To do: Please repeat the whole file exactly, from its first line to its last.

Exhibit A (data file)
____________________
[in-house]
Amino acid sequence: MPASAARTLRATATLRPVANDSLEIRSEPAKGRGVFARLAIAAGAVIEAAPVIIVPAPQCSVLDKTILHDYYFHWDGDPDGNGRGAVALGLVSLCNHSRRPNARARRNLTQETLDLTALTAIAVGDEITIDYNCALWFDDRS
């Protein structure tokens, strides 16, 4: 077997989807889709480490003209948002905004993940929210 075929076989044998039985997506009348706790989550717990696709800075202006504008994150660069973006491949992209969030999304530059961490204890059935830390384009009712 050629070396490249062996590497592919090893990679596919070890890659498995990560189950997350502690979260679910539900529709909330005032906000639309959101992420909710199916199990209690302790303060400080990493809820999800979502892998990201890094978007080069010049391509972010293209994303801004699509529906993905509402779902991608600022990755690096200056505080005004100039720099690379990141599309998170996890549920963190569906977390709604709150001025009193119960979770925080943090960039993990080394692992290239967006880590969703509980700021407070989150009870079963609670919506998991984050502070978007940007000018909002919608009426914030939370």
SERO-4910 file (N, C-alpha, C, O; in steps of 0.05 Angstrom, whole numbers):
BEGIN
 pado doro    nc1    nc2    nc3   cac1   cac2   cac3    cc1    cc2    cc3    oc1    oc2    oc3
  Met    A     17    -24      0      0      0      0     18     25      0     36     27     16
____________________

[in-house]
Amino acid sequence: MPASAARTLRATATLRPVANDSLEIRSEPAKGRGVFARLAIAAGAVIEAAPVIIVPAPQCSVLDKTILHDYYFHWDGDPDGNGRGAVALGLVSLCNHSRRPNARARRNLTQETLDLTALTAIAVGDEITIDYNCALWFDDRS
């Protein structure tokens, strides 16, 4: 077997989807889709480490003209948002905004993940929210 075929076989044998039985997506009348706790989550717990696709800075202006504008994150660069973006491949992209969030999304530059961490204890059935830390384009009712 050629070396490249062996590497592919090893990679596919070890890659498995990560189950997350502690979260679910539900529709909330005032906000639309959101992420909710199916199990209690302790303060400080990493809820999800979502892998990201890094978007080069010049391509972010293209994303801004699509529906993905509402779902991608600022990755690096200056505080005004100039720099690379990141599309998170996890549920963190569906977390709604709150001025009193119960979770925080943090960039993990080394692992290239967006880590969703509980700021407070989150009870079963609670919506998991984050502070978007940007000018909002919608009426914030939370």
SERO-4910 file (N, C-alpha, C, O; in steps of 0.05 Angstrom, whole numbers):
BEGIN
 pado doro    nc1    nc2    nc3   cac1   cac2   cac3    cc1    cc2    cc3    oc1    oc2    oc3
  Met    A     17    -24      0      0      0      0     18     25      0     36     27     16